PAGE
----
• Macdatruest

    corporate rap was only designed to bring down hip hop. even now if these artst went INTERNATIONAL INDEPENDENTLY, they could sell a million or two at six bucks an album to a consistent large fanbase. The majors know that. thats why you sell 5 million worldwide of good studio product on a major and dont make shit, except off your stage shows, like a coon dancing for leftovers. Hip Hop started in the streets, and that’s who needs to develop it. White muthafuckas only understand politics, that’s why hip hop ALMOST died, cause it turned into a political stucture with the majors. Look at this magazine, still putting G-unit on the cover when they been dropping shitloads of fuck. Why? politics. Tony “Ike The Children” Yayo got a cover. Some of the greatest hip hop artist will never get a cover. Fuck outta here. I cant wait for these muthafuckas to get they hands completely out our pockets and let us decide what’s best for us in all industries we have obviously dominated, but us africans gotta step up and claim what’s ours cause the master never just give a slave his freedom when thats how he eat. I’m proud of all my independent aka free niggaz-that’s tha killuminati legacy my niggaz! this rap shit is a weapon in a war that niggaz dont even know we fightin right now, so we need to organize like soldiers from coast to coast anyway. One Nation!!!!! K.G.1I.

  • http://XXLMAG.COM LAWTON’MURDA MASS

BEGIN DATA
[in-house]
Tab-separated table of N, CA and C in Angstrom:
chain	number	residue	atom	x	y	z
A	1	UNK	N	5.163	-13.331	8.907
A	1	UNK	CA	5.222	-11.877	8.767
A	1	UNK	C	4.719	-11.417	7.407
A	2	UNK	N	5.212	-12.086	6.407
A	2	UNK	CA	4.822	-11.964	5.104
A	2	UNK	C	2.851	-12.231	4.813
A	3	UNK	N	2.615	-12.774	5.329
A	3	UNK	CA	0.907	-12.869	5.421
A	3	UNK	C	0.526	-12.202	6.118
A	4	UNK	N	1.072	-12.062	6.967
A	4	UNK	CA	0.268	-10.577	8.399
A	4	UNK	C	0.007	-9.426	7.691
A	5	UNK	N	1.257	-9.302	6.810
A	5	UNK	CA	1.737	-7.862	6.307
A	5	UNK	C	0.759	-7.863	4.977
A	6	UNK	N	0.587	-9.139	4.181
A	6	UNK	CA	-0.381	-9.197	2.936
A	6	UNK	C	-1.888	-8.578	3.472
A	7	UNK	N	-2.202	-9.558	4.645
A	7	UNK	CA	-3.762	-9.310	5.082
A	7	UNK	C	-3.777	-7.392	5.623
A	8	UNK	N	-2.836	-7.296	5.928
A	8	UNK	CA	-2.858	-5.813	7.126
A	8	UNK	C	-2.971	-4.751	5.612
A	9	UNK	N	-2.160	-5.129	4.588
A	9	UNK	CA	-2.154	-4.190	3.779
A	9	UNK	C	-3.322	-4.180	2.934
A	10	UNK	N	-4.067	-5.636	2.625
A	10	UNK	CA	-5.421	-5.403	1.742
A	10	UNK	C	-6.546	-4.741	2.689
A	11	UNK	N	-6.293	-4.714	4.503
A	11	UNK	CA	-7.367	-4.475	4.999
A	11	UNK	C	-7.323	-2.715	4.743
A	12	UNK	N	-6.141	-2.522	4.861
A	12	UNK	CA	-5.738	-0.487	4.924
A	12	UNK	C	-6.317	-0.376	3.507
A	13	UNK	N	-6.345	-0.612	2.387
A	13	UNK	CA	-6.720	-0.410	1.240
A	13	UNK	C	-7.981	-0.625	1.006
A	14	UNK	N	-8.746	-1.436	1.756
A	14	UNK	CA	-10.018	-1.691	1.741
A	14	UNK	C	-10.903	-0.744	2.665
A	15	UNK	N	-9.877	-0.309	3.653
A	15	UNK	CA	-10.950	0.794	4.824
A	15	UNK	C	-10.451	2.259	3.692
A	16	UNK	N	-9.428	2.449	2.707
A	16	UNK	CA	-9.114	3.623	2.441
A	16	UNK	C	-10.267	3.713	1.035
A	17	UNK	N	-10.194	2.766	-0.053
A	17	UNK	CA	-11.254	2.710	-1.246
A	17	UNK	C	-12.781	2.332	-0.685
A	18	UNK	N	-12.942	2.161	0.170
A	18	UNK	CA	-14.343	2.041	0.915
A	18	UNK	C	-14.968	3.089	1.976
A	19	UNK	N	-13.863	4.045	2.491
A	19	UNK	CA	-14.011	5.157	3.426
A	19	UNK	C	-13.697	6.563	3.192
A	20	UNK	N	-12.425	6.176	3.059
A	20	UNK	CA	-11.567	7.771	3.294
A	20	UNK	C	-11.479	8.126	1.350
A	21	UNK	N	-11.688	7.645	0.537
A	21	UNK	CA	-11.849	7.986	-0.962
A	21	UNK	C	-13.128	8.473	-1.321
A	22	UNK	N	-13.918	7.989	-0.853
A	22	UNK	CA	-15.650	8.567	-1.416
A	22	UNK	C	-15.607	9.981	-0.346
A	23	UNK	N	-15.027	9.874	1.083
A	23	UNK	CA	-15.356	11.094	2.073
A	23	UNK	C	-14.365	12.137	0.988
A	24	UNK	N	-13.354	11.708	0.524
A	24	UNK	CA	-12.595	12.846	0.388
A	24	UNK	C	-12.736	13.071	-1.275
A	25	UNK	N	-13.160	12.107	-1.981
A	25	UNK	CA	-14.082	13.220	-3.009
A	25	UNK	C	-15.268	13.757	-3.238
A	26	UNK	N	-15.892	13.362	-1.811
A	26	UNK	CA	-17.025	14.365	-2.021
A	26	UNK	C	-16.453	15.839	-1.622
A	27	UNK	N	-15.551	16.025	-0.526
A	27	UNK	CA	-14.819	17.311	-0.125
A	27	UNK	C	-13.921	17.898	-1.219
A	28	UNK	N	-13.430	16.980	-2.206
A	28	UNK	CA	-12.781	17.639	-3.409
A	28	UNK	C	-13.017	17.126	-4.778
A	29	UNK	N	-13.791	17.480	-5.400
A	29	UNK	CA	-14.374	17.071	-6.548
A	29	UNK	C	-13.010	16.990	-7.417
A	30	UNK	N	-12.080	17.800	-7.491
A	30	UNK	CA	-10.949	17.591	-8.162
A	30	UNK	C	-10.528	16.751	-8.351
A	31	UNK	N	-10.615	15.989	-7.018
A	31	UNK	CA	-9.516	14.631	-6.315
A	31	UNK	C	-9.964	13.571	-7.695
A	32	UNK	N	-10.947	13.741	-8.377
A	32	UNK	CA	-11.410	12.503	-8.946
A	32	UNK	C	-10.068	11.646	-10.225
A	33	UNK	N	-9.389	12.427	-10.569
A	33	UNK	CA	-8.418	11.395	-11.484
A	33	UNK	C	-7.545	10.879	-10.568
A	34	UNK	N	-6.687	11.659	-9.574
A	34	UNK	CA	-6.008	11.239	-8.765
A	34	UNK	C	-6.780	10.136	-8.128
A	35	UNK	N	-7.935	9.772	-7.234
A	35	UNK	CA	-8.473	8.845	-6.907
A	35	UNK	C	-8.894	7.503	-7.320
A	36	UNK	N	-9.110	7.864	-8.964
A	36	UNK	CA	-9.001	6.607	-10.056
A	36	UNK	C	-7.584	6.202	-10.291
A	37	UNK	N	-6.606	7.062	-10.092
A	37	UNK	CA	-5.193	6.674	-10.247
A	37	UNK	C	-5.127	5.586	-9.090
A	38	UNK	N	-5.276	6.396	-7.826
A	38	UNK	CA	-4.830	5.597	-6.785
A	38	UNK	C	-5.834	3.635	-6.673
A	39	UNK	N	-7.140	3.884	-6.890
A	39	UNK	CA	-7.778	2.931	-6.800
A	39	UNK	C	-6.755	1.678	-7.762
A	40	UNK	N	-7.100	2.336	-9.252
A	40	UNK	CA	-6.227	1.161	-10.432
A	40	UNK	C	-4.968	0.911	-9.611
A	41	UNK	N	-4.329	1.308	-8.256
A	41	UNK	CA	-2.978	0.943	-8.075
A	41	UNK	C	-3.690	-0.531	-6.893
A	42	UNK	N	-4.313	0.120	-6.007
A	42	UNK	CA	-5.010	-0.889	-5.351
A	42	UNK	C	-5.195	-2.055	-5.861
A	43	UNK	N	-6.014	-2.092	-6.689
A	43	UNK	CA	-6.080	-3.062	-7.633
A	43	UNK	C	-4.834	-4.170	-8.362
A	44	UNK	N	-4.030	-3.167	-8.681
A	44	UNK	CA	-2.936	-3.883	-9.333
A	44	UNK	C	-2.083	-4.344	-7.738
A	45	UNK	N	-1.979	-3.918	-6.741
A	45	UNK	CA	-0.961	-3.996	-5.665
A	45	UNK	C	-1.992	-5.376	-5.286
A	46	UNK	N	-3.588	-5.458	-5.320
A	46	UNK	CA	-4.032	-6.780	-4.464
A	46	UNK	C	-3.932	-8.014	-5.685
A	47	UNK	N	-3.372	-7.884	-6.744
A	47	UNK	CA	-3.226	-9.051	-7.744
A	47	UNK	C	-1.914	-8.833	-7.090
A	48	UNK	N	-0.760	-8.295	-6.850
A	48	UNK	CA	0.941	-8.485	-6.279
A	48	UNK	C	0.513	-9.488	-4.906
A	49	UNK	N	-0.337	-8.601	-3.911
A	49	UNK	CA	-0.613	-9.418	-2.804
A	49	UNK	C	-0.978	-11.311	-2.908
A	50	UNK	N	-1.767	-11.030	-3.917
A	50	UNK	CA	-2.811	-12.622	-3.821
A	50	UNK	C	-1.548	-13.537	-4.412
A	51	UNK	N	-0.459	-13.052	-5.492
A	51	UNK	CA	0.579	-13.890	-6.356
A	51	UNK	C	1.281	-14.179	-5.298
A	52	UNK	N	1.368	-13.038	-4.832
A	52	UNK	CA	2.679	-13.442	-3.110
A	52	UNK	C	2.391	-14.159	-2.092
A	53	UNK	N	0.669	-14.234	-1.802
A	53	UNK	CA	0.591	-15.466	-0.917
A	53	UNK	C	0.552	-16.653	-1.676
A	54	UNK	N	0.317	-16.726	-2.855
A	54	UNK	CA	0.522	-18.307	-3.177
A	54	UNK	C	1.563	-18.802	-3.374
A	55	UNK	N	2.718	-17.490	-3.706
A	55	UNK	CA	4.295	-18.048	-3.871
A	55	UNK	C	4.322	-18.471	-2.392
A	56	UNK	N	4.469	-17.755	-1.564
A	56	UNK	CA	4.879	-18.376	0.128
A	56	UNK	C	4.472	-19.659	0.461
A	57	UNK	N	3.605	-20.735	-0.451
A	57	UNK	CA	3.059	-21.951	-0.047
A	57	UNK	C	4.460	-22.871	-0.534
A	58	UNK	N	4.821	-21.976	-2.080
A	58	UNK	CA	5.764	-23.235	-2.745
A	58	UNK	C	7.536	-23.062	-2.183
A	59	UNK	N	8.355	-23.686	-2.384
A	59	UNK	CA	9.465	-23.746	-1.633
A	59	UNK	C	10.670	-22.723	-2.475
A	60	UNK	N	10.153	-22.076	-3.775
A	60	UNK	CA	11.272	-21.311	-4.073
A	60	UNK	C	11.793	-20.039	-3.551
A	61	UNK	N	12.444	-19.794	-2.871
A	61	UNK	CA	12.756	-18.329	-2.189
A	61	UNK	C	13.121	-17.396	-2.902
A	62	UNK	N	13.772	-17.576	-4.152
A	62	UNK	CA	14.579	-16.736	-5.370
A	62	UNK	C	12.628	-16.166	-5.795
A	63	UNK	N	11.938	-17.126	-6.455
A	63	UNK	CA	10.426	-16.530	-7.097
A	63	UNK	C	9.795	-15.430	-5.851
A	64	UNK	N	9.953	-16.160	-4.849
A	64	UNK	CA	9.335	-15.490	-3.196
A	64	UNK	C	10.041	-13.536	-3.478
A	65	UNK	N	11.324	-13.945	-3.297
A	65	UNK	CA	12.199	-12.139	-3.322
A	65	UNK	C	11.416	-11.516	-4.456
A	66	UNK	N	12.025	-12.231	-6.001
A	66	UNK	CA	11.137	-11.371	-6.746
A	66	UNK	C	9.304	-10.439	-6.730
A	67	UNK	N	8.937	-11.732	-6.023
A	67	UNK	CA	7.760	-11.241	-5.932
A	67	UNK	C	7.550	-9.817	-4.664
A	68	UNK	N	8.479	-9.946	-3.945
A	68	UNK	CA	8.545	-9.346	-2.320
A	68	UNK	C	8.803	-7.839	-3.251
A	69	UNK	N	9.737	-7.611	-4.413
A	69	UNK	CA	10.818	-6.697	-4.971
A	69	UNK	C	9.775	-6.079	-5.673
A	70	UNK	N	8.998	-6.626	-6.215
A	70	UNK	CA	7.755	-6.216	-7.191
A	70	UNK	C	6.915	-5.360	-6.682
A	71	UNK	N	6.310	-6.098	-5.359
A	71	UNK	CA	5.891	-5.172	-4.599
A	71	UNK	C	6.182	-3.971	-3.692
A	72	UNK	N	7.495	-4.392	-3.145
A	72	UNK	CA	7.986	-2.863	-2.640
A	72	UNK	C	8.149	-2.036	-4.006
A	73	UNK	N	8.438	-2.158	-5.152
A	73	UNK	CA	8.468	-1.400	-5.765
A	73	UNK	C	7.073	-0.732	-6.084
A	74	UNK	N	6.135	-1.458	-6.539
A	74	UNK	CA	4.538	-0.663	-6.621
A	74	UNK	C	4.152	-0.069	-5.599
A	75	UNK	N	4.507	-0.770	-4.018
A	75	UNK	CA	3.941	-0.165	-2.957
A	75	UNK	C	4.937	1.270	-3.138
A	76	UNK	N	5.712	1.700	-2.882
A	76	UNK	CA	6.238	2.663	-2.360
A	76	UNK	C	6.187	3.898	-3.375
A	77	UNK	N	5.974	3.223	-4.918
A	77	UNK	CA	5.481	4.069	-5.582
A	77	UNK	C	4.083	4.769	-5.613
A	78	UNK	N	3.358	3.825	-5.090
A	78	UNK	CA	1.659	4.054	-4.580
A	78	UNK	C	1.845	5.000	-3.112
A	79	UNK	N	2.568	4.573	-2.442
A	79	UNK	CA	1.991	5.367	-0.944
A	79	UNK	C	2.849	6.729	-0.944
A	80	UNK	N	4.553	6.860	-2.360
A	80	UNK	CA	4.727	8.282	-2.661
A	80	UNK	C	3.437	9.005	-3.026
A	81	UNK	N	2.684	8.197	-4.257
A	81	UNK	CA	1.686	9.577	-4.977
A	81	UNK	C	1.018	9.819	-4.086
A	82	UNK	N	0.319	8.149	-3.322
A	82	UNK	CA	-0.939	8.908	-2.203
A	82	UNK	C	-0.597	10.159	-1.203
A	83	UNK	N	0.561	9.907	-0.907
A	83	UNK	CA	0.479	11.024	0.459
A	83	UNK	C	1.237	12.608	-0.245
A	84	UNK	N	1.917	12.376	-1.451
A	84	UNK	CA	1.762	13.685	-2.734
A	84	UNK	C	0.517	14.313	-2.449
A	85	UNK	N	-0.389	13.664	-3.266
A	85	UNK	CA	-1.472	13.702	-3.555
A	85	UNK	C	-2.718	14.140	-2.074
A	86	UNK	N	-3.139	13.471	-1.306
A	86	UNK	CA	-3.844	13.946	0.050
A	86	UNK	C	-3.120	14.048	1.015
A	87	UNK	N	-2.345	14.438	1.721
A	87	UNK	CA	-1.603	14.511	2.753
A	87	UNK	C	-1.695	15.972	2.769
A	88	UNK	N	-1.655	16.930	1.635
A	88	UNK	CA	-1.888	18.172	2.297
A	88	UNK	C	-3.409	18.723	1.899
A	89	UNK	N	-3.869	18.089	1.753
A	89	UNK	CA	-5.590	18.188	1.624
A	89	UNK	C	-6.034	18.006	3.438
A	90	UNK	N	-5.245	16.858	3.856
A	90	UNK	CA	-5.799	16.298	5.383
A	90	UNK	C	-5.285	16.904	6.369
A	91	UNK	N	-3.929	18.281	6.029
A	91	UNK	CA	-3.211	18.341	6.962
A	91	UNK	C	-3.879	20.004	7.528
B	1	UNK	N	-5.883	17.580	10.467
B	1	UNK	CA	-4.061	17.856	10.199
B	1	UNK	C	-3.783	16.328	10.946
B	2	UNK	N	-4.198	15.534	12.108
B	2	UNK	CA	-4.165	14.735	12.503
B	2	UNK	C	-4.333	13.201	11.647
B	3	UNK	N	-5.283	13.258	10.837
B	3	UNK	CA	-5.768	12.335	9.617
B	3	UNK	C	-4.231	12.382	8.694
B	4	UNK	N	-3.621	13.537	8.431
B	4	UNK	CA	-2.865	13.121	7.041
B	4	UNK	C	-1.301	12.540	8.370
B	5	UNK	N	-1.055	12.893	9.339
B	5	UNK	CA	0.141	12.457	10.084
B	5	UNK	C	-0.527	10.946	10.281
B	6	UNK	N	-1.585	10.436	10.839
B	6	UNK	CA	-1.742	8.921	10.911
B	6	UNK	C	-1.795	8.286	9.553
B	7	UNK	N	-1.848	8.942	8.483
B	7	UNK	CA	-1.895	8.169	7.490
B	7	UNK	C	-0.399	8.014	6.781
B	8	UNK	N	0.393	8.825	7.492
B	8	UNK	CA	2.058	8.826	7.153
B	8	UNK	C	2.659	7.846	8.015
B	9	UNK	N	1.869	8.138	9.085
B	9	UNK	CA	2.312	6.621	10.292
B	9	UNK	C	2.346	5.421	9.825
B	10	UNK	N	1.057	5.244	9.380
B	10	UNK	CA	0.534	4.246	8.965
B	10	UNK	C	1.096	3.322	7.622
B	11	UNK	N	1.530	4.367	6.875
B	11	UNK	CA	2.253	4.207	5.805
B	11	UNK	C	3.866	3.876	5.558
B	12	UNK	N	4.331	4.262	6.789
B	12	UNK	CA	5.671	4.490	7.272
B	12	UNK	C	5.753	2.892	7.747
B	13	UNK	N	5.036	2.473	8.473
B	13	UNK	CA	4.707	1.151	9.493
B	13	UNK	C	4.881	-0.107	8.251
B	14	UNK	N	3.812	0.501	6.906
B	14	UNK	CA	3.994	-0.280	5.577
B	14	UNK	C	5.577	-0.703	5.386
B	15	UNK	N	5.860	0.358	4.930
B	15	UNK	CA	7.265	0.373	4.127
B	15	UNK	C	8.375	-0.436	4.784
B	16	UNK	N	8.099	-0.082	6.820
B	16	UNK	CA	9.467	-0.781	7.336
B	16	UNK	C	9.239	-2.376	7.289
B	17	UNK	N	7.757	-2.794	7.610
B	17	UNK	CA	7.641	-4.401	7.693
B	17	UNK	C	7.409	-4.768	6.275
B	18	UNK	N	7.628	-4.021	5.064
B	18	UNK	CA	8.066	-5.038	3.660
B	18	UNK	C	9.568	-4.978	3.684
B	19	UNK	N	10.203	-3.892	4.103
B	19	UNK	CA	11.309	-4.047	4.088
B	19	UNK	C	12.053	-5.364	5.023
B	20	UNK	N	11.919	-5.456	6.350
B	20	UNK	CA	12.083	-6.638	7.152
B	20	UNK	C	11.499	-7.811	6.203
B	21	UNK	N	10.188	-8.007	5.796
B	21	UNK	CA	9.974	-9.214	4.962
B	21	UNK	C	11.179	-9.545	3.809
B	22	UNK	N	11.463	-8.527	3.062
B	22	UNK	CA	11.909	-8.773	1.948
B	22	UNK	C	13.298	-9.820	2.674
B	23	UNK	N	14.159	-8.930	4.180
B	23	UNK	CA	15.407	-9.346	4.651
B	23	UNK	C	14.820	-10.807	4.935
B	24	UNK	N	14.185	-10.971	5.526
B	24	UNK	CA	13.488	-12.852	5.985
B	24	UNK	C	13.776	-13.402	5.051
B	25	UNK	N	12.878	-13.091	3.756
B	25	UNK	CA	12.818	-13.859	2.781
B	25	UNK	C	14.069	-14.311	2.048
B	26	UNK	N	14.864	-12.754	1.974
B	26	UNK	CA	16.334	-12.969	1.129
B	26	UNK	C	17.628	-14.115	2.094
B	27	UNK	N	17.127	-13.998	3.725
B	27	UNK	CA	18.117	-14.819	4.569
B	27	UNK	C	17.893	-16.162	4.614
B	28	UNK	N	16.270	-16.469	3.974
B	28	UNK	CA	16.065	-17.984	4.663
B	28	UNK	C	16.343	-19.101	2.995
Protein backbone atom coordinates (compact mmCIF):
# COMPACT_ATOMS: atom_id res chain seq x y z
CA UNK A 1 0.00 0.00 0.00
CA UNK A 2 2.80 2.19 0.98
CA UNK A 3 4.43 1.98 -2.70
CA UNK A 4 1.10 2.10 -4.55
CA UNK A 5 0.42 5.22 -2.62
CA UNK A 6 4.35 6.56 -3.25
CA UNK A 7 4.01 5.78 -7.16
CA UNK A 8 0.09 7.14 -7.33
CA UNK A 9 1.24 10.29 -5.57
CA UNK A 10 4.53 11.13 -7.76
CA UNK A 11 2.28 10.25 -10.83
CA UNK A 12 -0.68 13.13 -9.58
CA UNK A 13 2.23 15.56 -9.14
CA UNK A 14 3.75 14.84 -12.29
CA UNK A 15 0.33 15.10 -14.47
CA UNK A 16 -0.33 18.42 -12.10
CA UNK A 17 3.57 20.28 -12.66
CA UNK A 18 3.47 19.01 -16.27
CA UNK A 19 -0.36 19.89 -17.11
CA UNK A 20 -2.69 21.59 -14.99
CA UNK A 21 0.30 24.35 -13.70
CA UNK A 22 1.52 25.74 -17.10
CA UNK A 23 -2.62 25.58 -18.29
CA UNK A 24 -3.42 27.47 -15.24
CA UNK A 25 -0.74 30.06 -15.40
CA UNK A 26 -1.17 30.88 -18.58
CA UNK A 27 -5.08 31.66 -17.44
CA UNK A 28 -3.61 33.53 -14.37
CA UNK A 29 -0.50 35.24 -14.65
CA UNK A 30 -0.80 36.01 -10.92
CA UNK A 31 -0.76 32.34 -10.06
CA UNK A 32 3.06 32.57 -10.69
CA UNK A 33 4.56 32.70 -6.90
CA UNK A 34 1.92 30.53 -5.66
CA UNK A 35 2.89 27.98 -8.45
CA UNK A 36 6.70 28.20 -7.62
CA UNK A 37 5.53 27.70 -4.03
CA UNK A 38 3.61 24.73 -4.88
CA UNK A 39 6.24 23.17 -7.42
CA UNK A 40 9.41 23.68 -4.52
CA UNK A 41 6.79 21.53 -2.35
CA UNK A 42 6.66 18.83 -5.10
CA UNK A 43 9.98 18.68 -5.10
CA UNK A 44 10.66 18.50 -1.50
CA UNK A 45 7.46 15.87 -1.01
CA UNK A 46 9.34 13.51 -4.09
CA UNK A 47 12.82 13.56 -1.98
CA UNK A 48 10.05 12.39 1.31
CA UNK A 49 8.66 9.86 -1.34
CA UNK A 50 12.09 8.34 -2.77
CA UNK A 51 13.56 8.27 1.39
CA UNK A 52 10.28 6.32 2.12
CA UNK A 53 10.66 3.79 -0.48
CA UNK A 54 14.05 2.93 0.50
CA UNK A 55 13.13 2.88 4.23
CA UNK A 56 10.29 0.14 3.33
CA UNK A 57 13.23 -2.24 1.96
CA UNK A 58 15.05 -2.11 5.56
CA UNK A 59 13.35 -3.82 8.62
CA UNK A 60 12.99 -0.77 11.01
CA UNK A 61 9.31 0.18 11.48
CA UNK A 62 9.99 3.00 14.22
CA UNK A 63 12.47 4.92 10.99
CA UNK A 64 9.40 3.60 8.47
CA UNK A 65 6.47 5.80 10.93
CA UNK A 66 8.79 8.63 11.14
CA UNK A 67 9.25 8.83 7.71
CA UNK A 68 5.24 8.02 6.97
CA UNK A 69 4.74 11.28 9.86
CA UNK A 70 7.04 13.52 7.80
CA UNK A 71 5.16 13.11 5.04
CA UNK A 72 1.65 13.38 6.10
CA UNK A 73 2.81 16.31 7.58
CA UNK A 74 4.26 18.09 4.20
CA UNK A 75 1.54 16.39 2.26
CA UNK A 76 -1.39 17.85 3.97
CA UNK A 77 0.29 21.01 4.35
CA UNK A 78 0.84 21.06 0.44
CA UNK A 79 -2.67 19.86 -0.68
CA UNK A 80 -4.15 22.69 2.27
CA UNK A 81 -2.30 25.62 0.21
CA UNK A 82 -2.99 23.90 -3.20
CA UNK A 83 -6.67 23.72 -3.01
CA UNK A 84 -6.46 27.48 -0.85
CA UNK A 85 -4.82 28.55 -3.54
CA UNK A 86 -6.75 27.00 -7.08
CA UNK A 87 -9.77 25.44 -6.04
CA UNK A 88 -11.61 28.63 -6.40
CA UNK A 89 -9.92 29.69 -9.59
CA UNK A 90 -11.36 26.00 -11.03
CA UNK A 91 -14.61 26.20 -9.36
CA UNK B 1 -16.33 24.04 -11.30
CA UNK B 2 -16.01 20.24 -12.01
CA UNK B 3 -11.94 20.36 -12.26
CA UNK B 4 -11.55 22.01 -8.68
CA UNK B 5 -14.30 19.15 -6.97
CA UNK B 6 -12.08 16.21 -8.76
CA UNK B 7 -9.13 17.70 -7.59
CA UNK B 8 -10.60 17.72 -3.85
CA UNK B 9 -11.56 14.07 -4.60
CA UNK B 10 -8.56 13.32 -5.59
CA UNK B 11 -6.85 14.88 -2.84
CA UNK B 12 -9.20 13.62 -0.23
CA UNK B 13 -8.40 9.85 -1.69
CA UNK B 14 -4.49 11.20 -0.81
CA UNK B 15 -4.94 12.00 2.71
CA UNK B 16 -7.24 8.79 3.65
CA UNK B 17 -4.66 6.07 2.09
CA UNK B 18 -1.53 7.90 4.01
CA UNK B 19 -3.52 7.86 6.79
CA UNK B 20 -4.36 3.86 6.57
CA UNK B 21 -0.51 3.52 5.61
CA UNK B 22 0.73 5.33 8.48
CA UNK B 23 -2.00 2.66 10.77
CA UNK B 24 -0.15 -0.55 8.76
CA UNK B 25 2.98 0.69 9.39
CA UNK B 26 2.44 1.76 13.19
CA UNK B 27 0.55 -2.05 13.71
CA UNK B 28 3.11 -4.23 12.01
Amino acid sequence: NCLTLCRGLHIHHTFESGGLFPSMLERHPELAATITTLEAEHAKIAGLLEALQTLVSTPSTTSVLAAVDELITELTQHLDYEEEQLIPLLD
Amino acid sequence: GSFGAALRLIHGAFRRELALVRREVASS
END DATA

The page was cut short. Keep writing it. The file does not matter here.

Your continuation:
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  • http://XXLMAG.COM macdatruest

    whatup

  • http://XXLMAG.COM LAWTON’MURDA MASS

    what uo

  • Dr Flav

    Y’all just dont want to give it to Jones and the Dips, that nigga caked up with Koch and we aint even speaking on ringers and show money. Some of these major artists only see cents per album. Too Short and E40 put it down for the indy game in the bay, 40 was the first to cut a million dollar dist deal with Jive.

  • mr. ca$haholic

    back in the 90′s there were only three indies atttached to majors: bad boy, death row,def jam.now everyone wants their own label and they leave their labels in pursuit of this while turnin their backs on their boys just to profit this is all about greed when it comes to new artists i say show em to the public and acculminate the reponse from the crowd so we can hear about their skills since WE NEED REAL LYRICALLY SKILLED ARTISTS COMING WITH ALBUMS TO BUY IF ANYTHING IS GOING SELL THIS IS IT emcee’s are real hip hop rappers are douce bags that clean their shit to be radio friendly WHAT YOU SHOULD KNOW IS THAT IT IS ALL ABOUT BEING YOURSELF WHEN IT COMES TO THIS HIP-HOP MUSIC

  • beeyo

    Its about time XXL did a worthwhile article.
    I probably should have more to say about this, but fuggit. Maybe later.

  • beeyo

    Holy shit, everyone read macdatruests comment. That shit was dope.